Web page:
Most rural hospitals have fallen on hard times — but not in Atchison.
Atchison General Hospital has seen a growth in the number of patients it served in recent years, and the hospital has even been planning to grow, buying the assets of a shuttered facility in Horton.
But there is at least one barrier still remaining, according to assistant city manager Justin Pregont: broadband internet connectivity.
While the hospital, like the city itself, is served by AT&T and Vyve Broadband, they both use one set of cables.
That means if there is an outage, both the hospital and Atchison residents alike are in trouble if they’re looking to get online. And residents say they are unhappy with the customer service provided by AT&T, while fear about a lack of competition looms.
The city does have a base level of broadband service, Pregont acknowledged, which is not true of smaller communities in the area.
But there are some parts of town that are not served and the area has found that it is too big to seek out many funding opportunities to beef up connectivity.
“The problem is [Atchison] is not really big enough to attract big investments outside of major anchor institutions,” Pregont said. “But we’re too small to receive any provider of last resort subsidy … We kind of exist in this donut hole.”
To resolve this, the city, alongside Atchison County and Rainbow Communications, applied for a Connectivity Emergency Response Grants — a program set up by the state using $50 million in federal CARES Act funds to address broadband issues throughout the state.
Some counties, including Atchison, also opted to use some of their county allotment of CARES Act funds to help communities who lacked service before the pandemic.
The irony is that money, which only would have come about because of COVID-19, is being funneled into solving a problem which the pandemic has laid bare.
“In my business, the silver lining of the COVID virus has been that everyone realizes that broadband is super important and wants to do things about deploying it,” said Catherine Moyer, CEO of Pioneer Communications, a Ulysses-based provider.
Anywhere from 20% to 30% of the state’s rural population lacks access to basic broadband service, which the Federal Communications Commission defines as a 25 megabits per second download speed and a 3 mbps upload speed, according to Stanley Adams, director of the state’s Broadband Initiative.
And issues also exist in urban areas for residents who lack the ability to afford high-speed internet or are less digitally literate.
But the true scope of the state’s rural broadband problem is still an open question. Part of the problem is that good data is hard to come by.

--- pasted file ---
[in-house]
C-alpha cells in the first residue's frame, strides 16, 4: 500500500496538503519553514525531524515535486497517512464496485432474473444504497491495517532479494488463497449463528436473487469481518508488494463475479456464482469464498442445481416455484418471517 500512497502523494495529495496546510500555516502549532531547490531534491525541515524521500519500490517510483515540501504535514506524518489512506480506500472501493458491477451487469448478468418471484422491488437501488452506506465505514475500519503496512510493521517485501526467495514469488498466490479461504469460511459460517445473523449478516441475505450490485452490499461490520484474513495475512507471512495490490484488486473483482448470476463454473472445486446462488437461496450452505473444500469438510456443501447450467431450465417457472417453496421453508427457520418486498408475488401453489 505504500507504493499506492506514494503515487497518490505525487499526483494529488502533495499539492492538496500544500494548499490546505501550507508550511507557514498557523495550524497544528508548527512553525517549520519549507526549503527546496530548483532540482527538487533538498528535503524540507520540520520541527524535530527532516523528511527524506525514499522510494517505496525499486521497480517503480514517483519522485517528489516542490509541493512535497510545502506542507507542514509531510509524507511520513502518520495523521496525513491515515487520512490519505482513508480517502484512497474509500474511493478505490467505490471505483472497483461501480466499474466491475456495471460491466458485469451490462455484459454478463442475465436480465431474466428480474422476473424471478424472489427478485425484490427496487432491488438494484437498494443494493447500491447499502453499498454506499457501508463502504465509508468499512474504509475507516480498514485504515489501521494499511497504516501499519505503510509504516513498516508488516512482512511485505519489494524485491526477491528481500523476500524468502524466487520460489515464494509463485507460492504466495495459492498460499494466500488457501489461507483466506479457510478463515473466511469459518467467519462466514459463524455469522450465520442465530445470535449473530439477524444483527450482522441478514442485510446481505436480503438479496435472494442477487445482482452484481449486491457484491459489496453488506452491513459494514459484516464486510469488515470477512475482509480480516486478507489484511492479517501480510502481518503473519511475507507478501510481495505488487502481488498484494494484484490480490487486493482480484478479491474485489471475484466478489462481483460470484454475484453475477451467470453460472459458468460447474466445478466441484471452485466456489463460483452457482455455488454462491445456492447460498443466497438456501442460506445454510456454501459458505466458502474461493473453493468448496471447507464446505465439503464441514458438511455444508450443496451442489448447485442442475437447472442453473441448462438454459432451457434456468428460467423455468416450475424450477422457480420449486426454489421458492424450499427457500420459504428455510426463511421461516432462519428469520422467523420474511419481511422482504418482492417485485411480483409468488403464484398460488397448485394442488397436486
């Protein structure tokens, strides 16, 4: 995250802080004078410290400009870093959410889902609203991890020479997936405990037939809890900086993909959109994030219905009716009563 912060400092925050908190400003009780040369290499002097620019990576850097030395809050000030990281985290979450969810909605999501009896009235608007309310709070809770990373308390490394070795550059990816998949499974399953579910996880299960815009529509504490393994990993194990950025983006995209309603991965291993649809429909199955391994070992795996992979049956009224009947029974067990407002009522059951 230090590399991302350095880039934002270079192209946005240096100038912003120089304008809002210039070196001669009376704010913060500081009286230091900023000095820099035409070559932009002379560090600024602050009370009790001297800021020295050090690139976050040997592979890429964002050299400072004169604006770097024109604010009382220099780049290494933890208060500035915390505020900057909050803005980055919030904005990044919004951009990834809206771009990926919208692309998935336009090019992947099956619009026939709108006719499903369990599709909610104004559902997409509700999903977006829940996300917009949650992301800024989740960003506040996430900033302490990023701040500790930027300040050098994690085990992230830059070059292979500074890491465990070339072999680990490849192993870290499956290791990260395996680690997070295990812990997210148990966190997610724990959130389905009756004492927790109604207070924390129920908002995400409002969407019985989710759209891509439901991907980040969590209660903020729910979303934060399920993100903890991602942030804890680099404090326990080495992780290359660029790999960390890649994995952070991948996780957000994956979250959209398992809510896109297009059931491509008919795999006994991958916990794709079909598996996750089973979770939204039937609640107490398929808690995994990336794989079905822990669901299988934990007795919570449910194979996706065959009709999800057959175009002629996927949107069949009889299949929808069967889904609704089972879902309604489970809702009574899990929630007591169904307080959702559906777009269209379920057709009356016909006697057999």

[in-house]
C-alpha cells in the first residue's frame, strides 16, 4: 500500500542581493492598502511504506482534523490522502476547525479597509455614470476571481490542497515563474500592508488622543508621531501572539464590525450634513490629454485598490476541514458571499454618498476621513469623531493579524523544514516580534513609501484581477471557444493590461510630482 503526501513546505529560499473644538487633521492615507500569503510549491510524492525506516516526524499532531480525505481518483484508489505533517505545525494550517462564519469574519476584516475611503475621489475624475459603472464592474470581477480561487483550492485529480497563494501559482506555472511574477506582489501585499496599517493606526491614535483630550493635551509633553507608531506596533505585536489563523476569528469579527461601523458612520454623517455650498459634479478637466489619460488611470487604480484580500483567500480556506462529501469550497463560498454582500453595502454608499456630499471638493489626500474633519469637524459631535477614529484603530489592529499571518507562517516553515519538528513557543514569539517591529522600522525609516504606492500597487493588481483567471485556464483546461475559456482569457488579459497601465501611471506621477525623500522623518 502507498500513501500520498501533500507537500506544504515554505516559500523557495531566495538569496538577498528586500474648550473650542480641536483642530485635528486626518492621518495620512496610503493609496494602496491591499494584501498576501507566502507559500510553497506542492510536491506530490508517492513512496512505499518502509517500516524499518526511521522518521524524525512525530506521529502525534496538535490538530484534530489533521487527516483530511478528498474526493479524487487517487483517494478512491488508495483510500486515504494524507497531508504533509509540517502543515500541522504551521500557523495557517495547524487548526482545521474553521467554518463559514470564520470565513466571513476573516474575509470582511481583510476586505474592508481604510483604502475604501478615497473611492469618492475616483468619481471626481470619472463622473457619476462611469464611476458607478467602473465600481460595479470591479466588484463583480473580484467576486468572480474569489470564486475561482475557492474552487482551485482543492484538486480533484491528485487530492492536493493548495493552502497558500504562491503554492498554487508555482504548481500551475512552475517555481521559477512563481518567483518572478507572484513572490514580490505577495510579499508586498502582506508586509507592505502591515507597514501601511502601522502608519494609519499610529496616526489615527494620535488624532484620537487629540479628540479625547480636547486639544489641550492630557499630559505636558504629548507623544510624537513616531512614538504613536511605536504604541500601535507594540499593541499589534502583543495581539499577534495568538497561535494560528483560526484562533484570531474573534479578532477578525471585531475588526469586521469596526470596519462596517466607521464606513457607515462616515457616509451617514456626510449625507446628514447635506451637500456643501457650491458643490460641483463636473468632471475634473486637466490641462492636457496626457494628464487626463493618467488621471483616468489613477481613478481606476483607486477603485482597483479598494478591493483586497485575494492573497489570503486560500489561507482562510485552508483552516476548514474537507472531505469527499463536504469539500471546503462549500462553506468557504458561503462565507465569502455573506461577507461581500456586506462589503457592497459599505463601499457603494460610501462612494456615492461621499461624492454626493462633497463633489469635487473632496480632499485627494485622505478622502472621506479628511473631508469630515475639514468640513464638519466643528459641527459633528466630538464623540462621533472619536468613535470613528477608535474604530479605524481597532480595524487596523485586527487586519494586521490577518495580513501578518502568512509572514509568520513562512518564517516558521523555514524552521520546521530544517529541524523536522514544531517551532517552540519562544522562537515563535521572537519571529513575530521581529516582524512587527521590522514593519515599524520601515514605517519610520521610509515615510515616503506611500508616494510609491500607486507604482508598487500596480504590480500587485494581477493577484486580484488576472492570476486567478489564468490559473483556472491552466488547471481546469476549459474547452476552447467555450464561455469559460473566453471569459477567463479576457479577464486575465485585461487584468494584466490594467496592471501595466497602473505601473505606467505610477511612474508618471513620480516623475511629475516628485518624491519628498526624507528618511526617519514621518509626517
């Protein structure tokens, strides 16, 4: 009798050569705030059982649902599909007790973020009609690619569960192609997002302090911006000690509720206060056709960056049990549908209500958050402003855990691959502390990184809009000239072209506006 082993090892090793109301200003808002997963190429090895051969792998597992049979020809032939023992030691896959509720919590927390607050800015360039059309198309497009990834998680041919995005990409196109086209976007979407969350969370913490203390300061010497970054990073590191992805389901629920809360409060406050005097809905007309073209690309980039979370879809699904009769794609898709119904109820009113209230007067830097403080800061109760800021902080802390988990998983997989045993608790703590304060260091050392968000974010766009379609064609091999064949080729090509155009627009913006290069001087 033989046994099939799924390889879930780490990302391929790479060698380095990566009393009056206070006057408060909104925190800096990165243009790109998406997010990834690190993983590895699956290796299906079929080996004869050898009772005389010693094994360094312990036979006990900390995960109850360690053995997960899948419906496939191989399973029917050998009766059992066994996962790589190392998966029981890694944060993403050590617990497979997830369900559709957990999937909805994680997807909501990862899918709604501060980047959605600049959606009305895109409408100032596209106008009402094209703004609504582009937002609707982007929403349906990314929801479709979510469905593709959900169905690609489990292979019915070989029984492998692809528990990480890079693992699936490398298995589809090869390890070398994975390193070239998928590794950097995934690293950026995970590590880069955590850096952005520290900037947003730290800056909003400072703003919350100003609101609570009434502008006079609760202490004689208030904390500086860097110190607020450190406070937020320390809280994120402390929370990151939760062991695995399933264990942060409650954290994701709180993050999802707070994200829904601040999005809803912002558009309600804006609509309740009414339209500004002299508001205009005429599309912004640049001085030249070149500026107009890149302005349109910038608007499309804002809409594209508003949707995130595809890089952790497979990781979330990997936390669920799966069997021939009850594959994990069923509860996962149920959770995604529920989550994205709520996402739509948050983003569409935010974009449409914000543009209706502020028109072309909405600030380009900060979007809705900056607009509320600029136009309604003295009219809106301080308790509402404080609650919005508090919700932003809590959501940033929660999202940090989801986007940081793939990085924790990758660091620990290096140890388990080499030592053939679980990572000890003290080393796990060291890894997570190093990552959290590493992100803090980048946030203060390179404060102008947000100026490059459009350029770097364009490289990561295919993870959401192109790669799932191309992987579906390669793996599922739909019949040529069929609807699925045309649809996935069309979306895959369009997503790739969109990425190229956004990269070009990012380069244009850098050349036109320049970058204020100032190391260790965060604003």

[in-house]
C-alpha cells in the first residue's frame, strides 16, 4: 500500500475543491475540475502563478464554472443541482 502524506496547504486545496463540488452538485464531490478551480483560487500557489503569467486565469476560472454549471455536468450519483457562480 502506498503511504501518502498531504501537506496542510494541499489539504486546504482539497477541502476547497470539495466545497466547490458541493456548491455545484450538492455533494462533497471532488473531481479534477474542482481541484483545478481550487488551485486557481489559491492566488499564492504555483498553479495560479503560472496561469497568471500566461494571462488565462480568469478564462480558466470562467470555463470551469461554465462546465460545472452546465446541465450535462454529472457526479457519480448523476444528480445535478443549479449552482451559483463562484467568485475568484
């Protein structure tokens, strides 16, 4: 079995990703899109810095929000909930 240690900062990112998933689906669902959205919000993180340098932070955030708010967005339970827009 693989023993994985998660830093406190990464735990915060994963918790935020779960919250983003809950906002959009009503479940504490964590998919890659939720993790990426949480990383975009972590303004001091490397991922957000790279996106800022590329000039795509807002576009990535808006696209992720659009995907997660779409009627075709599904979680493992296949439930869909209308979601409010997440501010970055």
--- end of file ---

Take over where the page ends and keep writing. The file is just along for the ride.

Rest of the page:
“We need a set of facts we can all agree to,” Adams said.
While the FCC reports which areas theoretically have coverage, that data is based off of what is called the Form 477, which experts agree is unreliable because it uses Census blocks to report coverage.
If one household has sufficient broadband in a given Census block, which in western Kansas can be sizable, the entire block is registered as having minimal connectivity when that could be far from the case.
“Here locally we could come up with a lot of examples of people who aren’t getting minimally acceptable service, even though that is what is reported in the databases,” Pregont said.
In an attempt to rectify that, the state partnered last year with Connected Nation, a Kentucky-based nonprofit, to develop a more accurate map than what can be compiled based on federal data.
The result, the Kansas Broadband Map, is not perfect, some say, as it relies on data self-reported by internet service providers — not all of whom wanted to participate.
But it gives a better baseline for what the scope of the state’s problem actually is, according to Brent Legg, ConnectedNation’s vice president of government affairs.
Looking at the map, Legg says, underscores a truth about broadband in Kansas: It isn’t just far-flung farms that lack connectivity but also homes in relatively populated areas, like Dodge City, Liberal and even Atchison.
“You could have the biggest impact, the biggest bang for your buck, if you focus on those areas that have been identified as unserved but have a relatively high household density so you can knock out more locations,” Legg said. “If you focus in … on those areas on the map, you’re going to be able to impact a lot of households in short order.”
The goal is for more communities across the state to look like Pittsburg.
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